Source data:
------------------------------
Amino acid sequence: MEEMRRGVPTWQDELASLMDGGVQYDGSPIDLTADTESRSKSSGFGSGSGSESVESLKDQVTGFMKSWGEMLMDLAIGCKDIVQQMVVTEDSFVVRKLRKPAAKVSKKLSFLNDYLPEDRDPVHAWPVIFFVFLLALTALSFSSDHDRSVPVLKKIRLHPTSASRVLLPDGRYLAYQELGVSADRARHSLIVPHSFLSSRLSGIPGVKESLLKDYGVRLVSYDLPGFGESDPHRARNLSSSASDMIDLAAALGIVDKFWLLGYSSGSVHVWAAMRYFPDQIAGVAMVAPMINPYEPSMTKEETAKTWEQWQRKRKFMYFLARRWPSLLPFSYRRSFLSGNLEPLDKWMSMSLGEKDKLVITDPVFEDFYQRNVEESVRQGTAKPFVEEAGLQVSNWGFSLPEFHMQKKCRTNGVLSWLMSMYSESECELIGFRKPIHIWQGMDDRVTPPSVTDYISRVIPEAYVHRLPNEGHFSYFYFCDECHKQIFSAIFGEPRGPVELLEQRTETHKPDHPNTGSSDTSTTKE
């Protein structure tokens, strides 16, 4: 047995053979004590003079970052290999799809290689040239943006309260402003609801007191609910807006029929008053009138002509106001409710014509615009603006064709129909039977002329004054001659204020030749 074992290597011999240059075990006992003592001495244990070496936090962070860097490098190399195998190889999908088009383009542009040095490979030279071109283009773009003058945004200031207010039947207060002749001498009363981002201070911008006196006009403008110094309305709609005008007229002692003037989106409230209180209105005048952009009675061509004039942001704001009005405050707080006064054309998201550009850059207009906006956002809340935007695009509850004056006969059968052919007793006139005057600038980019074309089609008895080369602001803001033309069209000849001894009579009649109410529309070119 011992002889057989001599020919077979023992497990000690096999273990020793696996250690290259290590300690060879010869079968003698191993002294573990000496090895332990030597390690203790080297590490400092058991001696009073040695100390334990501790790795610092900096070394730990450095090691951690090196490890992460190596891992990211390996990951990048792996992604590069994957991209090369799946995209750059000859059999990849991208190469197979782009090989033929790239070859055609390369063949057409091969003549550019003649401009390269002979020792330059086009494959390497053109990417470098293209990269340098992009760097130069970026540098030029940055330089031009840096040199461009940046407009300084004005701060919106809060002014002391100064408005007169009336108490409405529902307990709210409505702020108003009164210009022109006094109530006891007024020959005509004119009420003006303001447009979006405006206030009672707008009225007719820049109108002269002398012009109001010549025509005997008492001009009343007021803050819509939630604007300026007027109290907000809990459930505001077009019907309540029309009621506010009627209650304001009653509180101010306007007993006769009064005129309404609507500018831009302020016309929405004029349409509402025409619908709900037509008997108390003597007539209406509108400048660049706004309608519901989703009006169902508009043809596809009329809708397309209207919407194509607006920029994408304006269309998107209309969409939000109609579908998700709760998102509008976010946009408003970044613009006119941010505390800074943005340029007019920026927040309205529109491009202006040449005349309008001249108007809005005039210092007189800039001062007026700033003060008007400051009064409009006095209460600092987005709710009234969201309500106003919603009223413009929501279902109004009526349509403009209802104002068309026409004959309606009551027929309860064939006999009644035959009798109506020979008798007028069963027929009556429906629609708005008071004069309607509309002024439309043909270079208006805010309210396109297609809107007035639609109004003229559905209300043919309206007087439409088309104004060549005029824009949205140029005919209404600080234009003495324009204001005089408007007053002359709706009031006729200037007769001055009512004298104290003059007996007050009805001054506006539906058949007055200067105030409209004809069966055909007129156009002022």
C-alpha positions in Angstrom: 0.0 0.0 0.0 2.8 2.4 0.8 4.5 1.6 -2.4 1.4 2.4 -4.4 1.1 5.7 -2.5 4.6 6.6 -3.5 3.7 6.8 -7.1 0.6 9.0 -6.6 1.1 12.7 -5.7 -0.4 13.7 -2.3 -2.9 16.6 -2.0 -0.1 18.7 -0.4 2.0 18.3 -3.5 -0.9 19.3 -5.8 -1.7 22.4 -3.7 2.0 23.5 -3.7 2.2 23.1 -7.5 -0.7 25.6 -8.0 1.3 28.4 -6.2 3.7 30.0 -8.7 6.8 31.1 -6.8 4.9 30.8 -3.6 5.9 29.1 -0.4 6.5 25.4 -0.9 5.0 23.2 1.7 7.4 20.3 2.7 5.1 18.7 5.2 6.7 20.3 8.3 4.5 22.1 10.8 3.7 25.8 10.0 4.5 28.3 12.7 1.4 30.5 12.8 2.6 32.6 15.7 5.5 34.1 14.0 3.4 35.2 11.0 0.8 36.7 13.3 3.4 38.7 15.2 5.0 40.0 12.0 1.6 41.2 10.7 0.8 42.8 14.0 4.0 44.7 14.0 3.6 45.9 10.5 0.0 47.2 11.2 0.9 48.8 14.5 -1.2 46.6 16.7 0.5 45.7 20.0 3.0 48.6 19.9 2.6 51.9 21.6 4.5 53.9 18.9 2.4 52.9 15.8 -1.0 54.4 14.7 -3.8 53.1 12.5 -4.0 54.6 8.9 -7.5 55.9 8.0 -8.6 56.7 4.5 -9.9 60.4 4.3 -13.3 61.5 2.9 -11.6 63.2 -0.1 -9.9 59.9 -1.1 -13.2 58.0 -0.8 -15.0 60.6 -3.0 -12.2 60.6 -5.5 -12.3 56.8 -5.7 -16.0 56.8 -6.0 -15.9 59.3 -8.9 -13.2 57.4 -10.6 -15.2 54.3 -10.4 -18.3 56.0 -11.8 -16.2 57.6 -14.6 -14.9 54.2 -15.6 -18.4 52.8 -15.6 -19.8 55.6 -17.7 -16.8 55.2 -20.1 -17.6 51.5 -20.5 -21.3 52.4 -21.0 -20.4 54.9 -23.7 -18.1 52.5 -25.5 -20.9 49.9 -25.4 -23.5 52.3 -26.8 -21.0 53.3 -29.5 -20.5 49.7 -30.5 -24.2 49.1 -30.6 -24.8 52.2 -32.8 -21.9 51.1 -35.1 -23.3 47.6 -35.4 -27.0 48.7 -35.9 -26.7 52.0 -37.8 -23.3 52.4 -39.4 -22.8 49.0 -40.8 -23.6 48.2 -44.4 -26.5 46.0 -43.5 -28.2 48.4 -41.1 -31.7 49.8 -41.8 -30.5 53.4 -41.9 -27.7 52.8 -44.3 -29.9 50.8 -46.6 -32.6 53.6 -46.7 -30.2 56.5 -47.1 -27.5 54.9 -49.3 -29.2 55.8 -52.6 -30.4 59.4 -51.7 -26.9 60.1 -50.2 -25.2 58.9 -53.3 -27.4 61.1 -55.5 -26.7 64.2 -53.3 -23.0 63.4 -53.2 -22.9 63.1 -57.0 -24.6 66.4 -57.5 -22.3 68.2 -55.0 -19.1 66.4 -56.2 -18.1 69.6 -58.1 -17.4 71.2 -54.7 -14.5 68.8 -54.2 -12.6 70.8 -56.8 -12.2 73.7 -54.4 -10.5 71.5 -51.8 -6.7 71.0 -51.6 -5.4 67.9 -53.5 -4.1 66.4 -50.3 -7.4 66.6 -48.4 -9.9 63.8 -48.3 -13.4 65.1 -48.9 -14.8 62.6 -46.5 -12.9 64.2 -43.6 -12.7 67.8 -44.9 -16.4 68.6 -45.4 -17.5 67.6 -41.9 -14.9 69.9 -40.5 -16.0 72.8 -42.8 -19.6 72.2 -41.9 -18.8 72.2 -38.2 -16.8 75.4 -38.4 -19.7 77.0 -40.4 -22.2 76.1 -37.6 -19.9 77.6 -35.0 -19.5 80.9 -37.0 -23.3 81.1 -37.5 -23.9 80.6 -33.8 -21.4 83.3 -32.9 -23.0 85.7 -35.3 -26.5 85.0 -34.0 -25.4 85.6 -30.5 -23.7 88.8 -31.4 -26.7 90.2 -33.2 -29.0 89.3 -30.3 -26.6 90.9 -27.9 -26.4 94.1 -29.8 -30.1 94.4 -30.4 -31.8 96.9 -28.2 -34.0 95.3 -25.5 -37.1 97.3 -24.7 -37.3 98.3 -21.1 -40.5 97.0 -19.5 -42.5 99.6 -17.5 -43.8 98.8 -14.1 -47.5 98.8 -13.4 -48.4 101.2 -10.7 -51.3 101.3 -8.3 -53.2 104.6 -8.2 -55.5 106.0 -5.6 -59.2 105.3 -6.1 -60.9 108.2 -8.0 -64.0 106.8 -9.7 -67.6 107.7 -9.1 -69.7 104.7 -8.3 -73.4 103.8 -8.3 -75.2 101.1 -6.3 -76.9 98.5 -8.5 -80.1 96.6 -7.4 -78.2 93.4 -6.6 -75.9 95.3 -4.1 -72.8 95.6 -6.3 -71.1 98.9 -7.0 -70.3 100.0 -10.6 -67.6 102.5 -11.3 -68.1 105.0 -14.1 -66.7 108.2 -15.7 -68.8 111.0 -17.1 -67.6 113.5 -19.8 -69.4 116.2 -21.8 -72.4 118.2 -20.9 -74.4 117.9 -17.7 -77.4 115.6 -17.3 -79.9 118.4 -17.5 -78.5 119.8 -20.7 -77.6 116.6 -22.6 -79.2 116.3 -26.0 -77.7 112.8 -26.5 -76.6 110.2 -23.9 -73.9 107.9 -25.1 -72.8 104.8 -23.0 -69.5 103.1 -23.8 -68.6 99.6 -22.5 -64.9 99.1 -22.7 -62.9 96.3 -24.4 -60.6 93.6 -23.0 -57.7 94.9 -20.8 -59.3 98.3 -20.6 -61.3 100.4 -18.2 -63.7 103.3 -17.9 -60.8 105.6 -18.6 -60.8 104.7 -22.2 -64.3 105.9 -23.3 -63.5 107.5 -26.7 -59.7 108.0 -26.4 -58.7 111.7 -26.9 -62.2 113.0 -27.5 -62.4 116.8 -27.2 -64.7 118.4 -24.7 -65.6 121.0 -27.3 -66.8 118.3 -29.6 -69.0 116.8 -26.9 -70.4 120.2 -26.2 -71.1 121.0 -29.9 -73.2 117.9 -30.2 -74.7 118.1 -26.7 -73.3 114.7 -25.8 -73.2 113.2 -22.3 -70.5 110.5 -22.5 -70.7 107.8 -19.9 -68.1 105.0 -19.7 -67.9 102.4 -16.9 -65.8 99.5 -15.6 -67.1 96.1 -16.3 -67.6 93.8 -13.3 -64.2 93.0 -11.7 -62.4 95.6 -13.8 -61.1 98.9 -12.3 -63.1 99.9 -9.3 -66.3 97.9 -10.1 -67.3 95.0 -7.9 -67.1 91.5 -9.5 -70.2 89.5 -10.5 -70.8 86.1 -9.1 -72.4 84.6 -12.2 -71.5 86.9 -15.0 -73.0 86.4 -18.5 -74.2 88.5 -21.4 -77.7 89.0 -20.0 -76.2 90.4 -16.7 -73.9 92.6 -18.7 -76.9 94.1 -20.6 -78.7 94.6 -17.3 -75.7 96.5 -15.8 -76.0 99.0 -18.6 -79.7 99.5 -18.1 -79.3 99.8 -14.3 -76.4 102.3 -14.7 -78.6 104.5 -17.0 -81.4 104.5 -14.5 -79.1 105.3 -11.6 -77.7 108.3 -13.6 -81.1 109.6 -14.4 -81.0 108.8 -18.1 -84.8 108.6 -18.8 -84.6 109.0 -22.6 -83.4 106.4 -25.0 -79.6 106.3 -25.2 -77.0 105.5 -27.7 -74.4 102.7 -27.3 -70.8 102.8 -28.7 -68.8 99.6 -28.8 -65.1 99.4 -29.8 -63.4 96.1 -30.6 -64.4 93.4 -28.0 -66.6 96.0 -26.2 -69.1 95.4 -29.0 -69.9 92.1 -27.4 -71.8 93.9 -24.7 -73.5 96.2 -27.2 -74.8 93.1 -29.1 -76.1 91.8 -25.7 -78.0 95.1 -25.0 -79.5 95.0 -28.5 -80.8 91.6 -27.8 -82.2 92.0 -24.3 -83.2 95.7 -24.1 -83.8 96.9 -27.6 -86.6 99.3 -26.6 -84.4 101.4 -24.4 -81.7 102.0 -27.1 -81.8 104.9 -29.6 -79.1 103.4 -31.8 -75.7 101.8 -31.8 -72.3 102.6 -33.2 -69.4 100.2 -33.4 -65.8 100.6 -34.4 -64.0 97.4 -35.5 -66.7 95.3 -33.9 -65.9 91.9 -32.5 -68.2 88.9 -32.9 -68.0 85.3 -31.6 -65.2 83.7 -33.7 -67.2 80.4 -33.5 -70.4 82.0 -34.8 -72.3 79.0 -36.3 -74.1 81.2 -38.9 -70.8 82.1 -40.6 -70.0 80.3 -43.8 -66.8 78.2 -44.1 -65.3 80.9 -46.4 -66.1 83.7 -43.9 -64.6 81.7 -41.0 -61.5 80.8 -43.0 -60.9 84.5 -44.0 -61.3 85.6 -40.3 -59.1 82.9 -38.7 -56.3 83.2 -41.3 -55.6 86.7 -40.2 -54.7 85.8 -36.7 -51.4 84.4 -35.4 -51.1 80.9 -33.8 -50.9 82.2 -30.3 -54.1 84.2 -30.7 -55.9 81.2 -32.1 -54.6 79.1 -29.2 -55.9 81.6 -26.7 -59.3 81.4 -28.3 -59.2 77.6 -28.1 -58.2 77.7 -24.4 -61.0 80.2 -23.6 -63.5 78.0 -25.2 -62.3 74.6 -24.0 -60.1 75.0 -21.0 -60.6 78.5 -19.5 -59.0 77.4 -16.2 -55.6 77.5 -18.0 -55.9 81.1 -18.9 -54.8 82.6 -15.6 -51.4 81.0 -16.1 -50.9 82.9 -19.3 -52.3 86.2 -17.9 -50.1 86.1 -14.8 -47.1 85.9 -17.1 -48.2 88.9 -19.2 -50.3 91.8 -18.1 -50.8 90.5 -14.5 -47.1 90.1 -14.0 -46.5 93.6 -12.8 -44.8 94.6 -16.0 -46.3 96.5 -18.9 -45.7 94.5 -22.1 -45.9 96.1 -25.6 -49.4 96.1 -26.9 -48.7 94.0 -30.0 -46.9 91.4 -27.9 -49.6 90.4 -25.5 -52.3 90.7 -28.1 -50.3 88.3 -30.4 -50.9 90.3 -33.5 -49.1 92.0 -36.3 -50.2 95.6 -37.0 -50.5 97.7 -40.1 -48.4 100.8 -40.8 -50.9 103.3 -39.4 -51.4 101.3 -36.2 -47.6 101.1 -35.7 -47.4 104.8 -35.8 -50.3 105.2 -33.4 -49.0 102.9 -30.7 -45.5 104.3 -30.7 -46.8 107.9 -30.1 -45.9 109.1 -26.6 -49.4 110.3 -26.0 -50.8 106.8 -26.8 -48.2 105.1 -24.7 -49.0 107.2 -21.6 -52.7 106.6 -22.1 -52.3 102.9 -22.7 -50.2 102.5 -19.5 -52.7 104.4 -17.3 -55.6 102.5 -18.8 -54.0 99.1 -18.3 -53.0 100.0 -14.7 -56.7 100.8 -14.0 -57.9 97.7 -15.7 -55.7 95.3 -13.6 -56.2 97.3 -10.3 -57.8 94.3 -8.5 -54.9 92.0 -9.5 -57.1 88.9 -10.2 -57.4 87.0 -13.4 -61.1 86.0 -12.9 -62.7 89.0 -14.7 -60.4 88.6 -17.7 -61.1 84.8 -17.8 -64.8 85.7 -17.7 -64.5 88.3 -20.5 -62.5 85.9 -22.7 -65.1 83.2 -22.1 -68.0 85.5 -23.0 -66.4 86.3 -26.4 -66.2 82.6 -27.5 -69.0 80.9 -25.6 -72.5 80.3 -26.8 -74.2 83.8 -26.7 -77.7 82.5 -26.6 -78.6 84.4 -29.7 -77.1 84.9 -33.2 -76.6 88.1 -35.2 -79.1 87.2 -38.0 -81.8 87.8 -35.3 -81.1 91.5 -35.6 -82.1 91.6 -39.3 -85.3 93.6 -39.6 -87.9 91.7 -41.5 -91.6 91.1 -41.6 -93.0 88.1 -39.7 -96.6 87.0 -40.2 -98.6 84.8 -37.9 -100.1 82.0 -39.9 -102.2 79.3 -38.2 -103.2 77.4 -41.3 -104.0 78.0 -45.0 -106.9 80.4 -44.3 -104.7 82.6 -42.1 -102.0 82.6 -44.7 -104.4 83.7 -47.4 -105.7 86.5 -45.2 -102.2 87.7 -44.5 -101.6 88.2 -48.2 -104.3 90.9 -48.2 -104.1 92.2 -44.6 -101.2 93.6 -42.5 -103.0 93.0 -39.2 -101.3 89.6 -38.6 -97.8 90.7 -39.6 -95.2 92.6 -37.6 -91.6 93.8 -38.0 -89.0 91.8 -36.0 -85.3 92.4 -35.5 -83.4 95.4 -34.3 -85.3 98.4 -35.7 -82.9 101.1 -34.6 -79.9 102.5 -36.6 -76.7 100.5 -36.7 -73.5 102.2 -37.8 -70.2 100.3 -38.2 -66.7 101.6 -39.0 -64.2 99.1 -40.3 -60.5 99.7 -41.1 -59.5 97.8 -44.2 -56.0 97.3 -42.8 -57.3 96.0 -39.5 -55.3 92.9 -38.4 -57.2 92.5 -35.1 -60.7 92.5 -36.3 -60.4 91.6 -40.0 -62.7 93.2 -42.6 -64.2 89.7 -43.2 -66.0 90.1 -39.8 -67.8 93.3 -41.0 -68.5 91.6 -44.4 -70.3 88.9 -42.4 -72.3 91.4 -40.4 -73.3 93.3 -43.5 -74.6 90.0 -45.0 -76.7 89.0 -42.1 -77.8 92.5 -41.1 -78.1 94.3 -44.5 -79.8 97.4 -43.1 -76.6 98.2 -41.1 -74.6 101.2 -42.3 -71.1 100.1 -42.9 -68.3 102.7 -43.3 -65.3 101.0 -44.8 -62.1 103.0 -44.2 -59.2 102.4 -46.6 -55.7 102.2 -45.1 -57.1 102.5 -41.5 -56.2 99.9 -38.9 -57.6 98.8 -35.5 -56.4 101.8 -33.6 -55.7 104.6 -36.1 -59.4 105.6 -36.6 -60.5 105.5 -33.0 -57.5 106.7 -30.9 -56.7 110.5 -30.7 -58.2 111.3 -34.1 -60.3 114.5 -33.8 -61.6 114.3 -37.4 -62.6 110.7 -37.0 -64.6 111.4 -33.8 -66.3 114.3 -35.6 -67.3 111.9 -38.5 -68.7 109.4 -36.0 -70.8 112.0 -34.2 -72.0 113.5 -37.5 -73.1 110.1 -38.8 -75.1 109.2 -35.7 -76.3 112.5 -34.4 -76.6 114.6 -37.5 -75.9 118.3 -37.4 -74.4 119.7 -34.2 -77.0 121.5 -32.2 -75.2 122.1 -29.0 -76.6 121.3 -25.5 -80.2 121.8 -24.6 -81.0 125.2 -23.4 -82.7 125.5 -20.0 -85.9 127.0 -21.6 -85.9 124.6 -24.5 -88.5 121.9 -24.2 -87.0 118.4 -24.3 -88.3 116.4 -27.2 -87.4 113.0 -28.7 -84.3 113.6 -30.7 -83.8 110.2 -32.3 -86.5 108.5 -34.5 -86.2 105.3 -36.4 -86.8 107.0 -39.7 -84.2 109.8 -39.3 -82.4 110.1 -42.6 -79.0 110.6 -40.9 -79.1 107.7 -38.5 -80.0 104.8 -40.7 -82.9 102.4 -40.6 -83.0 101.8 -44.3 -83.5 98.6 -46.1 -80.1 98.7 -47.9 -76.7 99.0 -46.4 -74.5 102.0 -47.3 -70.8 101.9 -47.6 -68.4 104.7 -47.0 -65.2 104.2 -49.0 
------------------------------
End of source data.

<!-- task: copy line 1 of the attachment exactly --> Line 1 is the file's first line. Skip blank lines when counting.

Amino acid sequence: MEEMRRGVPTWQDELASLMDGGVQYDGSPIDLTADTESRSKSSGFGSGSGSESVESLKDQVTGFMKSWGEMLMDLAIGCKDIVQQMVVTEDSFVVRKLRKPAAKVSKKLSFLNDYLPEDRDPVHAWPVIFFVFLLALTALSFSSDHDRSVPVLKKIRLHPTSASRVLLPDGRYLAYQELGVSADRARHSLIVPHSFLSSRLSGIPGVKESLLKDYGVRLVSYDLPGFGESDPHRARNLSSSASDMIDLAAALGIVDKFWLLGYSSGSVHVWAAMRYFPDQIAGVAMVAPMINPYEPSMTKEETAKTWEQWQRKRKFMYFLARRWPSLLPFSYRRSFLSGNLEPLDKWMSMSLGEKDKLVITDPVFEDFYQRNVEESVRQGTAKPFVEEAGLQVSNWGFSLPEFHMQKKCRTNGVLSWLMSMYSESECELIGFRKPIHIWQGMDDRVTPPSVTDYISRVIPEAYVHRLPNEGHFSYFYFCDECHKQIFSAIFGEPRGPVELLEQRTETHKPDHPNTGSSDTSTTKE